Before the first production of The Little Dog Laughed last month, the Village Playhouse’s artistic director, Keely Enright made a plea for support. The playhouse does some edgy stuff, but the show about a lesbian L.A. talent agent, a closeted gay actor, and the bi New York hustler he falls for isn’t your typical Mt. Pleasant theater fare.

If they wanted to see more shows like Little Dog, Enright encouraged the audience to let her know and to tell their friends.

It turns out there was little reason to worry. The show was a hit. And the Village wasn’t alone. Meanwhile, the Footlight Players, a community theater downtown, had a string of shows with gay themes this spring that provided their biggest crowds of the season.

The Footlight season included Match, about a gay dancer; Del Shore’s Sordid Lives, with its own closeted Hollywood actor as well as a southern Tammy Wynette drag queen; and Tony-winning La Cage aux Folles, a story of a drag cabaret owner and his partner, the cabaret’s star attraction. And the Footlight’s late-night season included Dog Sees God, a story about the Peanuts gang in high school that includes a blossoming gay romance between two iconic characters.

“It wasn’t until the season started that we realized there was that theme in each of the shows,” says Footlight Executive Director Jocelyn Edwards.

But the response was almost all positive. Fans of Sordid Lives came out to belt out lines from the film of the same name. And La Cage offered a discount night for audience members in drag. Those two shows provided the biggest box office takes of the season. Dog Sees God returned for a run during Picollo Spolleto, and you can find a shot from La Cage, with a bevy of drag queens, on the Footlight’s new billboard on I-26.

The success of the Footlight shows shouldn’t be marginalized, but Little Dog Laughed is, in many ways, a different animal. La Cage is a 20-year-old Tony winner with long legs, pun intended, and Sordid Lives is itself a cult classic. They’re both full of laughs, making the ancillary gay content a little easier to digest for audience members who might not be comfortable with it. Little Dog is funny — hilarious, at times — but the love story between the two men is the show’s strength and it’s achingly intimate.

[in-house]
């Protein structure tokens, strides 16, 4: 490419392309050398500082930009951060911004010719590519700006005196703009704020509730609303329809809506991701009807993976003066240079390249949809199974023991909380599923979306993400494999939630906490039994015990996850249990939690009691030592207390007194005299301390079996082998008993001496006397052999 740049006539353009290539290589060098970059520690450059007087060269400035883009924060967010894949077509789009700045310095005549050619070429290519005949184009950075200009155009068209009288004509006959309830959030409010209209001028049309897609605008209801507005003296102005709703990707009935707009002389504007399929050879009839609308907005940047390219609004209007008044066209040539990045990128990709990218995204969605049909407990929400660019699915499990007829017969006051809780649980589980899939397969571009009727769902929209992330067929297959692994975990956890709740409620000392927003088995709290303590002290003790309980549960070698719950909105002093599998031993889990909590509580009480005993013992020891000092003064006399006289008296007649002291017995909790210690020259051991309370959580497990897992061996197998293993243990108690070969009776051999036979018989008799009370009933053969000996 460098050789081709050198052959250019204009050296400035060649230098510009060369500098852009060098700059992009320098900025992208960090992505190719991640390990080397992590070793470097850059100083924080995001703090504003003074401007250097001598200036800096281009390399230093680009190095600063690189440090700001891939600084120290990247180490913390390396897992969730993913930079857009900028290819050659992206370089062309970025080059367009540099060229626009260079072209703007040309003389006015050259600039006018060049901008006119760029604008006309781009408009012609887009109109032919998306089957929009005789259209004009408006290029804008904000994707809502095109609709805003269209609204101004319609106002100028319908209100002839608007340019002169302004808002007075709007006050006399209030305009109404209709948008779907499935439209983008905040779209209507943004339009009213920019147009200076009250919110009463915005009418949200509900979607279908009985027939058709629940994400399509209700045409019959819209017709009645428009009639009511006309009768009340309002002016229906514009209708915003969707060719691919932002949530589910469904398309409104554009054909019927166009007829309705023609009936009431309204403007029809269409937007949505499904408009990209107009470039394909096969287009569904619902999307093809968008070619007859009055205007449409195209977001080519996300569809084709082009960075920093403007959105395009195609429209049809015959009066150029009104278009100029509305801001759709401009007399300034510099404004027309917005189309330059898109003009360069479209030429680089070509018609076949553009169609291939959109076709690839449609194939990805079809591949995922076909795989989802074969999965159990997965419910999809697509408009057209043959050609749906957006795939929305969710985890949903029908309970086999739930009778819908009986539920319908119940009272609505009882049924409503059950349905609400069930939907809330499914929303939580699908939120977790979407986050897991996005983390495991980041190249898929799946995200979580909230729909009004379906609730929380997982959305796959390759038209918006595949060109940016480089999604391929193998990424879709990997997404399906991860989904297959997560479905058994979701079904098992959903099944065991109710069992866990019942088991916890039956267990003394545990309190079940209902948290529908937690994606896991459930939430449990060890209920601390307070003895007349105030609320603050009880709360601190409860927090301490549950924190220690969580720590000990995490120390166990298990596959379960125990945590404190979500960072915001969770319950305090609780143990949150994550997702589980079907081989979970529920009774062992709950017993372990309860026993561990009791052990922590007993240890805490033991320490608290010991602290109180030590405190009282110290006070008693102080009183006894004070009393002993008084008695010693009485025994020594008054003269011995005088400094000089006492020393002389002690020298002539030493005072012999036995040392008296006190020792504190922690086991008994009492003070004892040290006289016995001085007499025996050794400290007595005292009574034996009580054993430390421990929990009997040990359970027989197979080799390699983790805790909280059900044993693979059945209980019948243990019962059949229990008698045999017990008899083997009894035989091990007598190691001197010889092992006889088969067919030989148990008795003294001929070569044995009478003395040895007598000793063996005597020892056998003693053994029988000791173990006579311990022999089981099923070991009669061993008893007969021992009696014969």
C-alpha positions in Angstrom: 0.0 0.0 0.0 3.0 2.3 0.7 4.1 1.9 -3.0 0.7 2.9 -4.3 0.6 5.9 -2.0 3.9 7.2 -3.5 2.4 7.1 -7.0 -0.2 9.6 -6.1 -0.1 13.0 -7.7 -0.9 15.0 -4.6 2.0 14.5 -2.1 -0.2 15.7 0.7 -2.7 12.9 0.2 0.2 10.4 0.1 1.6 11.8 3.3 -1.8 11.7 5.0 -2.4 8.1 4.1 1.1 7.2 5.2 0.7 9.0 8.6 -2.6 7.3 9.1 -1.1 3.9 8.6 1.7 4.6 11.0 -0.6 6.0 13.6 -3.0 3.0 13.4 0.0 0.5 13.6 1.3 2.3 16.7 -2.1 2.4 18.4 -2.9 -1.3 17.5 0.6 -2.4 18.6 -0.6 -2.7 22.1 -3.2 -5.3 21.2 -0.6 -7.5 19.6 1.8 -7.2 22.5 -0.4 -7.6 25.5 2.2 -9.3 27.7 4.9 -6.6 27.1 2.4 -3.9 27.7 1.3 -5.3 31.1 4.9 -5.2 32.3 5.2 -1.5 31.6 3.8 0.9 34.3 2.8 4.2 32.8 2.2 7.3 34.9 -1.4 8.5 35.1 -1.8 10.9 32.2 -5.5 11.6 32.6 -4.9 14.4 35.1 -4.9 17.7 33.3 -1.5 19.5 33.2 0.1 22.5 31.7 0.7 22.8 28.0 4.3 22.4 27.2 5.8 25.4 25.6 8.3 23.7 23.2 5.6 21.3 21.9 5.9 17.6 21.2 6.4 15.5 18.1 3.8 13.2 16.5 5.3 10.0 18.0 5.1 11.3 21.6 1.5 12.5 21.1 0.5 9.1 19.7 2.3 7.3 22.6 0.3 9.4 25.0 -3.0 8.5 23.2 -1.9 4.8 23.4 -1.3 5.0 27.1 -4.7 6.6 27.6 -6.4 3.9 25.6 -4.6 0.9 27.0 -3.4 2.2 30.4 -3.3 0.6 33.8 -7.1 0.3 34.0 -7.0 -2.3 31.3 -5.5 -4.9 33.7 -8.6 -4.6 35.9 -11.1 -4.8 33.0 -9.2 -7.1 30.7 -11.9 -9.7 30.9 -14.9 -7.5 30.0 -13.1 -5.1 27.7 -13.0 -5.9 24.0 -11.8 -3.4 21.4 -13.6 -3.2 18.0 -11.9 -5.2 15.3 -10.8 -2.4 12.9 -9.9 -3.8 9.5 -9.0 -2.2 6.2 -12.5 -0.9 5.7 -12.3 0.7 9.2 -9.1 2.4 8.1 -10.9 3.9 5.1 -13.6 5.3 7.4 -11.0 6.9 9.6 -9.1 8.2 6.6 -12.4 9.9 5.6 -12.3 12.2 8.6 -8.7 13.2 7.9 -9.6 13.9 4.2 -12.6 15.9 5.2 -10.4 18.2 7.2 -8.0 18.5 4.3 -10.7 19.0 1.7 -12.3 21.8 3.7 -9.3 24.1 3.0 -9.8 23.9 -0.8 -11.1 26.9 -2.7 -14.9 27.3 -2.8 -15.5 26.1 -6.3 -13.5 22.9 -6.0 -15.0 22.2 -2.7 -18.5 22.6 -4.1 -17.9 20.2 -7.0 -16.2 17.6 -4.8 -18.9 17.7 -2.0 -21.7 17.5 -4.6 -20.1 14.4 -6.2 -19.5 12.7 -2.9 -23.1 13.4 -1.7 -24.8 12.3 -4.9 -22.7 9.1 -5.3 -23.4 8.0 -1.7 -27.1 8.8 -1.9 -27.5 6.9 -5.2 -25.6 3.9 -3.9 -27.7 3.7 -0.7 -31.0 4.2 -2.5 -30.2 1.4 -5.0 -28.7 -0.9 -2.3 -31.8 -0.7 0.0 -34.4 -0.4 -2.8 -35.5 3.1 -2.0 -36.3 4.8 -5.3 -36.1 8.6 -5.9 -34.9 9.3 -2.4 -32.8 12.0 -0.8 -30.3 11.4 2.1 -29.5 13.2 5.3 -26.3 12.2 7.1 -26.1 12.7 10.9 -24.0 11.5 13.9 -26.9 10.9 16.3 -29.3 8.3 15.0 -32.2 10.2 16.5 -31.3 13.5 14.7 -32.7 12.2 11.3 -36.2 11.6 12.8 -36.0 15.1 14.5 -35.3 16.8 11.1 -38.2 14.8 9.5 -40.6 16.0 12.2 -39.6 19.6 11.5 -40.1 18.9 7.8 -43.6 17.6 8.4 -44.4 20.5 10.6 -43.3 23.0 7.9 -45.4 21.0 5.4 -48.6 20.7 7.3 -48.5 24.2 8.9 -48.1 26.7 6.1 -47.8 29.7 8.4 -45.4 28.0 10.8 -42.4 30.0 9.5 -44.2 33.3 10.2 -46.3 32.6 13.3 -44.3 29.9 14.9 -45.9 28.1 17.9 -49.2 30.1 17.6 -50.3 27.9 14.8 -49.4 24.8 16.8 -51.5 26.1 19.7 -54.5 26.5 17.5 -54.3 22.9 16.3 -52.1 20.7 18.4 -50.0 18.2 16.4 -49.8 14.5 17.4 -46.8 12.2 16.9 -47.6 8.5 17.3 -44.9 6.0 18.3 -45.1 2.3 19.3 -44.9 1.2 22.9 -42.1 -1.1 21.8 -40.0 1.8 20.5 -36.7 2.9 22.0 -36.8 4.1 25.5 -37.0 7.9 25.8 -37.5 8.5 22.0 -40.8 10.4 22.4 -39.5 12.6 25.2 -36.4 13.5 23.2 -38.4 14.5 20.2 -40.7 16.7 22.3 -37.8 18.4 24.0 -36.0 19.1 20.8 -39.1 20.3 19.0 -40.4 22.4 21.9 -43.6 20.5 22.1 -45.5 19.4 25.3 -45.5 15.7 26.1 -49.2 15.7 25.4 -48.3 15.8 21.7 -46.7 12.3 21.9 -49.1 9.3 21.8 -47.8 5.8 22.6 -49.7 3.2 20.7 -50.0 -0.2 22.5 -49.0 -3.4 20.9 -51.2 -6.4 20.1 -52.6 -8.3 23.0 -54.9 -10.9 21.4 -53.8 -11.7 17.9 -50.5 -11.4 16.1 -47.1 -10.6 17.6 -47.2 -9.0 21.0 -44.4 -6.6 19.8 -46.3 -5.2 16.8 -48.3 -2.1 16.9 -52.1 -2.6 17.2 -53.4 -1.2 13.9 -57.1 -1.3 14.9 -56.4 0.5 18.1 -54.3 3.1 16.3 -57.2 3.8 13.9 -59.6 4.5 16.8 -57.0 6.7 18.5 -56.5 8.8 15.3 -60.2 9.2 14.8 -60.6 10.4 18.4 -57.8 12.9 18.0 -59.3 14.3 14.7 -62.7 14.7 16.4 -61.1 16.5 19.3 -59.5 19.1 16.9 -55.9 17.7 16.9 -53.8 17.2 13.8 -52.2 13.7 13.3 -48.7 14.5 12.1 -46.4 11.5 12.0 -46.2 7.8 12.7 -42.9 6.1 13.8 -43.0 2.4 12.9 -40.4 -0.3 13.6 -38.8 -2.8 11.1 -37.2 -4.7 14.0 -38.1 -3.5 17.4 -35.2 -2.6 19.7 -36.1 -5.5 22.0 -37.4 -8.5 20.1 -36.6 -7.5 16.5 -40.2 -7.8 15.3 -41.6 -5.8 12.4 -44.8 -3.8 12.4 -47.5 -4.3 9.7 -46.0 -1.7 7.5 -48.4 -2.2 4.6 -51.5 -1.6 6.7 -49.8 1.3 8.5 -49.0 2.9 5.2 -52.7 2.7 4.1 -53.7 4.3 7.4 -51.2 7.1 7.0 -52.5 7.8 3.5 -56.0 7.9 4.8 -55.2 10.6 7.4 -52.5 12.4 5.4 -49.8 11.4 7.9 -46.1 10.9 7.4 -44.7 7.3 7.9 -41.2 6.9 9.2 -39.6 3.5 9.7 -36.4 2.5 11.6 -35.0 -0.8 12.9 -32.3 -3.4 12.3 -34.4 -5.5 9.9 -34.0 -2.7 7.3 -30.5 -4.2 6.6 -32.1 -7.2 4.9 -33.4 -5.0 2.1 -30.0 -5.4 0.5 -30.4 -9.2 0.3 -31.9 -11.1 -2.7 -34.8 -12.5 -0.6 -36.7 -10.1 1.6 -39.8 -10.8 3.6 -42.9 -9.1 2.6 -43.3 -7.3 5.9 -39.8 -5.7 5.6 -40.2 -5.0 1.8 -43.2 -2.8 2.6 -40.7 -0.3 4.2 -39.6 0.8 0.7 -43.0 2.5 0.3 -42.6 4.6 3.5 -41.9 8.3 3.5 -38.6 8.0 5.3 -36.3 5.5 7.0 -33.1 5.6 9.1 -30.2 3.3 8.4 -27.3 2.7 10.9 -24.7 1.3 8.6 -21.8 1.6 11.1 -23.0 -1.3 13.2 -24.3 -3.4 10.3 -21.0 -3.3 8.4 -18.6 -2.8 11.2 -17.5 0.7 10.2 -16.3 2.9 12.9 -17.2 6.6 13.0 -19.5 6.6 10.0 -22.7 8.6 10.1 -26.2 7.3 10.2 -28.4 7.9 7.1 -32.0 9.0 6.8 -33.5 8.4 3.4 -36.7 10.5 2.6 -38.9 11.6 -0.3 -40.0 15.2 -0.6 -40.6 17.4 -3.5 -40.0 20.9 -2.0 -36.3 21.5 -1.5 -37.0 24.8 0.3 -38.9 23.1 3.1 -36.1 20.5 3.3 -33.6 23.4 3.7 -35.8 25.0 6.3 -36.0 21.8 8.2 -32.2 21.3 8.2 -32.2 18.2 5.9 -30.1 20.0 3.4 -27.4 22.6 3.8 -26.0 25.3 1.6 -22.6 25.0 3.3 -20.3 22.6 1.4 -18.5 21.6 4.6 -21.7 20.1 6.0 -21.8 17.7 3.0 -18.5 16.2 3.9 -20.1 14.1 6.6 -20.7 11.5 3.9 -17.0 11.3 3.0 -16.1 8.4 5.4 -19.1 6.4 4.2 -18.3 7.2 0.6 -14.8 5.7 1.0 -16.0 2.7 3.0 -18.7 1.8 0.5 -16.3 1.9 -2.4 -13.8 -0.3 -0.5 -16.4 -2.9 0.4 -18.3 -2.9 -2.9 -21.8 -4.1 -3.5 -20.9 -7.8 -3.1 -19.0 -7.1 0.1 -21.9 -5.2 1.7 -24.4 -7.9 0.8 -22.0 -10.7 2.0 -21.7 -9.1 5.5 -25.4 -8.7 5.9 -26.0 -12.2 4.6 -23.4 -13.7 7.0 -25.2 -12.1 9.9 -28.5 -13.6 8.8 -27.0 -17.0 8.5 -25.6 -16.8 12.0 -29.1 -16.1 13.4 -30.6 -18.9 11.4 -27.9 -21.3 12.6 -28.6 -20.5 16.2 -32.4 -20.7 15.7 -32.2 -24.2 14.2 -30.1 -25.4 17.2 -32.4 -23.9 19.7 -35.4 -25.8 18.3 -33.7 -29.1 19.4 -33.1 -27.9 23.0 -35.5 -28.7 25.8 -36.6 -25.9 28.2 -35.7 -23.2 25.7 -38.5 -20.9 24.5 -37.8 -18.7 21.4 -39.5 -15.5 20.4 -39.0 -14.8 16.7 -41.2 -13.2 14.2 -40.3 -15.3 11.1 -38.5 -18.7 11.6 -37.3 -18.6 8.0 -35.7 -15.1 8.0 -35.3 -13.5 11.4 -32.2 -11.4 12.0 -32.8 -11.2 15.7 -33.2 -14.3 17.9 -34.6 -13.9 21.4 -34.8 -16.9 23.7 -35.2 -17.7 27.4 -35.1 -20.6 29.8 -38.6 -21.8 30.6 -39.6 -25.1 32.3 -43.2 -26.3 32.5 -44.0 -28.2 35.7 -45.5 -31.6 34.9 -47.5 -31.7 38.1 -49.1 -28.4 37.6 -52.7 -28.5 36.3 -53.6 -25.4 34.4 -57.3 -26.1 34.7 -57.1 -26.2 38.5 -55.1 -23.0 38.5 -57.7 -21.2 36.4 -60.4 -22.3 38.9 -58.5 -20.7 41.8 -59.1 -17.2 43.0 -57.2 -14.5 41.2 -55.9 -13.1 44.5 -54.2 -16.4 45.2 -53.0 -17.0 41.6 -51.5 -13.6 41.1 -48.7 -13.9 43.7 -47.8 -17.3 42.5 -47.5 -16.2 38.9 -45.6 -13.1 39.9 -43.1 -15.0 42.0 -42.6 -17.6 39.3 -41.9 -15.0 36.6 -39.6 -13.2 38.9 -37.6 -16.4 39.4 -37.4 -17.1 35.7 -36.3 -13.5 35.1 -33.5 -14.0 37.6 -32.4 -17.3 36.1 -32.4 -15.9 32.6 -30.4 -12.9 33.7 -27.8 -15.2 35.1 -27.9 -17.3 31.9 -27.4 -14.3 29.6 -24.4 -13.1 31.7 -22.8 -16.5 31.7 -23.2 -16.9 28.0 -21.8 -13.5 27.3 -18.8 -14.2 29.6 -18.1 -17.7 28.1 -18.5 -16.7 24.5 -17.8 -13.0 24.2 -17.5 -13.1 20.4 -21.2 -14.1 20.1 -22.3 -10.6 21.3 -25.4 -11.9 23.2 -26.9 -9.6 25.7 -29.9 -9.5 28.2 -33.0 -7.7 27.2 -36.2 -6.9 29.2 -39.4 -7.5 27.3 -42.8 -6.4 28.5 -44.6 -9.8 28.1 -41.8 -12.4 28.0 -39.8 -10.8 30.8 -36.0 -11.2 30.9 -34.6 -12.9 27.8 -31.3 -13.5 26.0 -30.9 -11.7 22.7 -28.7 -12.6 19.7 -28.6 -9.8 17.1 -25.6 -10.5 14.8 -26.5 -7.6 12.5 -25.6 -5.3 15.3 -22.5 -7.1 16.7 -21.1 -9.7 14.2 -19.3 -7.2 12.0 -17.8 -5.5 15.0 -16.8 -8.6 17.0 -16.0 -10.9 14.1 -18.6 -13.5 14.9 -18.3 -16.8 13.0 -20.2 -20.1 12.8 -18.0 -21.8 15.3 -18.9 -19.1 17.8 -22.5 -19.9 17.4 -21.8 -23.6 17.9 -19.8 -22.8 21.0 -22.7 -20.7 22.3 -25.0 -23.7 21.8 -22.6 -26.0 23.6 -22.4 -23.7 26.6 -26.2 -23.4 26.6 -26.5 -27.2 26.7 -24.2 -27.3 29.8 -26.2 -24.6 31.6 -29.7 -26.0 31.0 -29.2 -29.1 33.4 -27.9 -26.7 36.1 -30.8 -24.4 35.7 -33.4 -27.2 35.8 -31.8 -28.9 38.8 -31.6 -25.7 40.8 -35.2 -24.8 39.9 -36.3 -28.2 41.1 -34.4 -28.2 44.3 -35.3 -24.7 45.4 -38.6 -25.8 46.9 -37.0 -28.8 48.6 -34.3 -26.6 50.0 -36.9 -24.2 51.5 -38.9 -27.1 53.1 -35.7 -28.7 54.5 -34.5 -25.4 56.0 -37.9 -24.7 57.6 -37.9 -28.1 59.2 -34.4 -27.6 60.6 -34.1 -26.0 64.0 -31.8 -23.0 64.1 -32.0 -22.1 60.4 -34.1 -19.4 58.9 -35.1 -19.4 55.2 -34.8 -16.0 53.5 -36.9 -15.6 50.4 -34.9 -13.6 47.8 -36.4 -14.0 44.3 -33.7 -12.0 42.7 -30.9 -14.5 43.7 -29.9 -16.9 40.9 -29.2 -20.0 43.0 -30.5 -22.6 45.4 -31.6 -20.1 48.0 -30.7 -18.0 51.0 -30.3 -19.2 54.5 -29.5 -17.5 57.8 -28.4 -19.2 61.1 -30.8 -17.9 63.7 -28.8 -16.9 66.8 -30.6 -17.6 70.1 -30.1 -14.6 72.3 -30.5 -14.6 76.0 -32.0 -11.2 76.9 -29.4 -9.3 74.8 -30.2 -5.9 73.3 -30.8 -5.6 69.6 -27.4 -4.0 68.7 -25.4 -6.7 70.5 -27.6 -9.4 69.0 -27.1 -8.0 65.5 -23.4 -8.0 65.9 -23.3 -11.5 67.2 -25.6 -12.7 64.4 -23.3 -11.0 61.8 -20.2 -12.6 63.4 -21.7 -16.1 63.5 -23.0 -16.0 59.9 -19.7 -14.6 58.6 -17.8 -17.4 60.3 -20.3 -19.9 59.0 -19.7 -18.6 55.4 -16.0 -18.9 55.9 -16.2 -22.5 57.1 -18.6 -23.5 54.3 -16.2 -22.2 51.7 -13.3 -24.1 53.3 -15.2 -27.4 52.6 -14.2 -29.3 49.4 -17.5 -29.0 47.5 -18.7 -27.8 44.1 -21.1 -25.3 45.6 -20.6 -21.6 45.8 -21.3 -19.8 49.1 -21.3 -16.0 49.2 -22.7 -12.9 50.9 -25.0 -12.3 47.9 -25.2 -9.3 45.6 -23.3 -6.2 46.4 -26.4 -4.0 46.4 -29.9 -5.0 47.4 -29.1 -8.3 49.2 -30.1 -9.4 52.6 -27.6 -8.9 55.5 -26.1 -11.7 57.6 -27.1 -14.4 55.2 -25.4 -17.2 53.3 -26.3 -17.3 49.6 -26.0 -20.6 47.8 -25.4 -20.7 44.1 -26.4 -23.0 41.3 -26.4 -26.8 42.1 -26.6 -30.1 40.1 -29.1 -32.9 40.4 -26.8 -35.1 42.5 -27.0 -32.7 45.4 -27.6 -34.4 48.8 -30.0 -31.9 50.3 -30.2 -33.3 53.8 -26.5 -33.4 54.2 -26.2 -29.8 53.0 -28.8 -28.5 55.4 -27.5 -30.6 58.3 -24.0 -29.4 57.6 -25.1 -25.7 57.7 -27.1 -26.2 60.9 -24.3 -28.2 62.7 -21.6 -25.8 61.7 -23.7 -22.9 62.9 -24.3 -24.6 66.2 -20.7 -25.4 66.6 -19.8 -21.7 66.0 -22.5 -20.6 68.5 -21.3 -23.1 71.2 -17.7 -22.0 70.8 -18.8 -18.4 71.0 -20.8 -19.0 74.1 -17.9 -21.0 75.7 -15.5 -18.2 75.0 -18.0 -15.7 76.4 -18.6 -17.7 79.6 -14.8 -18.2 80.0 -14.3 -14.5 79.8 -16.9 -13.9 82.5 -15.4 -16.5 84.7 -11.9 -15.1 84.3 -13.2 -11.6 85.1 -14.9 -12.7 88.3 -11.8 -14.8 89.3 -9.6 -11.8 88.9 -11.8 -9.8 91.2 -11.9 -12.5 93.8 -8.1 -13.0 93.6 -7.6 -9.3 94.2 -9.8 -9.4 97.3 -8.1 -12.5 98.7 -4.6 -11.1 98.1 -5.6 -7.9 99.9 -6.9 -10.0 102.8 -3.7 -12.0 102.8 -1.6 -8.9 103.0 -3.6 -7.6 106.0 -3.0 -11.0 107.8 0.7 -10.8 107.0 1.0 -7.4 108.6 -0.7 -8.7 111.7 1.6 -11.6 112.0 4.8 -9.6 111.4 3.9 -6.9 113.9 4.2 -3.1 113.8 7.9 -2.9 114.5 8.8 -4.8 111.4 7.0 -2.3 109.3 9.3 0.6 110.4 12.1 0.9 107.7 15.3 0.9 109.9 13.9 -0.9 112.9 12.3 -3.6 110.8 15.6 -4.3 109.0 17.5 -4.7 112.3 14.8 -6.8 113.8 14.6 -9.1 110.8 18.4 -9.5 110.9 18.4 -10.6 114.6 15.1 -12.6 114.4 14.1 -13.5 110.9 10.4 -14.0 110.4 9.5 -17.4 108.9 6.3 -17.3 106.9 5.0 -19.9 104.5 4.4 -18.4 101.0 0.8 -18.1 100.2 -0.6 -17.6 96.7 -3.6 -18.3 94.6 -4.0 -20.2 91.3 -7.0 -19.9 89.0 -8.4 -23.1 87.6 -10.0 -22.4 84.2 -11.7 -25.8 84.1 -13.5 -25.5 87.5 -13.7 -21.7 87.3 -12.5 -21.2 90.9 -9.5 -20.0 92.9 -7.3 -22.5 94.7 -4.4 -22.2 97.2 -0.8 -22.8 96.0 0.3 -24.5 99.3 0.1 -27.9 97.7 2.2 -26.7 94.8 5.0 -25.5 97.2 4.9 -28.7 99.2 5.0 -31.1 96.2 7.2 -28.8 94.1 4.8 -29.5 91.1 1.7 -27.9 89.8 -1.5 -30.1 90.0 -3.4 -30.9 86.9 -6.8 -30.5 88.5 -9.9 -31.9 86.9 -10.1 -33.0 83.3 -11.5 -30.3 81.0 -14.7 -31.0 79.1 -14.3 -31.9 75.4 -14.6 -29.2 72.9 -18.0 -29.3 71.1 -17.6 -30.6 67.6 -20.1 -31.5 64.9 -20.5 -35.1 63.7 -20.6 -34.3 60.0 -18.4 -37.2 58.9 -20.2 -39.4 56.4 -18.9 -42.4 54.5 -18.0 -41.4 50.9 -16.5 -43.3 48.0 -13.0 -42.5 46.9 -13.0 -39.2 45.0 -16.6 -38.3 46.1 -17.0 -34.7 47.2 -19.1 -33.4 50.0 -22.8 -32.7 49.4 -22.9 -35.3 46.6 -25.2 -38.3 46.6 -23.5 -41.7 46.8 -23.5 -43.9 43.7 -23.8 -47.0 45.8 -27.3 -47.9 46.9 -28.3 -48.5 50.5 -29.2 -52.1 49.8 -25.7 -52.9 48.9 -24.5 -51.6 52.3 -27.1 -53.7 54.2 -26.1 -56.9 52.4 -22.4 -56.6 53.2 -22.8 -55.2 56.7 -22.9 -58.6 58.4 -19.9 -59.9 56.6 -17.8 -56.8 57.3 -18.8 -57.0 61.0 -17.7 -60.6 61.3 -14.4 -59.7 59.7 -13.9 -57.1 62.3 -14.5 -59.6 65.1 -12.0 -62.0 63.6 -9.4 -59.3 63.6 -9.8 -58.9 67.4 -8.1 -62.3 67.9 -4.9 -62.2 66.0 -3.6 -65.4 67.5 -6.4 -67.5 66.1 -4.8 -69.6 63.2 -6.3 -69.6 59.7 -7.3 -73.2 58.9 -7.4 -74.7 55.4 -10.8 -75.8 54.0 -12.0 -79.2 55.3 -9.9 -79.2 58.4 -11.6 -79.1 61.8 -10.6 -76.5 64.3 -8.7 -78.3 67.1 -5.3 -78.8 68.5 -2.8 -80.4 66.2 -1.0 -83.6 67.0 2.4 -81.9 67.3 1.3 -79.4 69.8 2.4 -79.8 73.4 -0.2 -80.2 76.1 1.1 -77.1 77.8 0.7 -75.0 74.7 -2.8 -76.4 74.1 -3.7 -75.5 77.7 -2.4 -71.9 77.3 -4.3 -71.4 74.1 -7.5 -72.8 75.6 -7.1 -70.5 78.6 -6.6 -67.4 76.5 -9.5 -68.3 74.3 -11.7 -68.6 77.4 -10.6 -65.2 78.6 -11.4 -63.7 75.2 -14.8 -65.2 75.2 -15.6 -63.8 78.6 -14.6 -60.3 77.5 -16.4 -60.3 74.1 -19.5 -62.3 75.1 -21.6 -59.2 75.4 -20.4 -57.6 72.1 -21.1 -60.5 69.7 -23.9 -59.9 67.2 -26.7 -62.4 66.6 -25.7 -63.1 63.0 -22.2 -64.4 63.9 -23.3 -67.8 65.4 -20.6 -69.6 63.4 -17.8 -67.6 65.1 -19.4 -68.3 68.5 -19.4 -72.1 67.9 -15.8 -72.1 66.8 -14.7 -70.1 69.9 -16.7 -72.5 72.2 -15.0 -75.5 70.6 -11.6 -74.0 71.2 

“This is realism on the stage that the audience hasn’t seen before,” says Enright.

Little Dog director Steve Lepre says that bringing the popular Broadway show to Charleston was Enright’s idea.

“She likes edgy comedies,” he says. “She likes to be the plow.”

Considering the Village’s location — cuddled next to a Food Lion in the suburbs, Enright says the show was a crapshoot. As far as she knows, this was the first production of Little Dog in South Carolina and likely one of the first in the region.

“It’s kind of an unknown for this area,” she says. “Even from the perspective of being in the Southeast, there was a concern that people wouldn’t come.”

Because of the theater’s location, Enright says she occasionally has to field concerns that she wouldn’t get in Los Angeles.

“We have wonderful support, but, because we’re in the suburbs, we get a little pushback,” she says. “We get so much grief when there’s language in a play, it becomes a bigger deal than it should be.”

And Little Dog not only had a gay plotline, it also had prominent nudity, including a scene with the two lead actors in bed together.

“At the end of the day, you still have to do the shows that grab you,” Enright says. “I personally loved this play.”

To avoid problems, the Village kept the play out of its fall lineup that’s offered to season ticket holders, not wanting members to feel compelled to come to something that they didn’t want to see. But, by doing that, it increased the theater’s risk that the show wouldn’t pay for itself.

However, Little Dog was a success, and audience members told Enright they definitely wanted more shows like it — unique personal stories. The success of the show has Enright hopeful that the next one like it will end up in the regular season.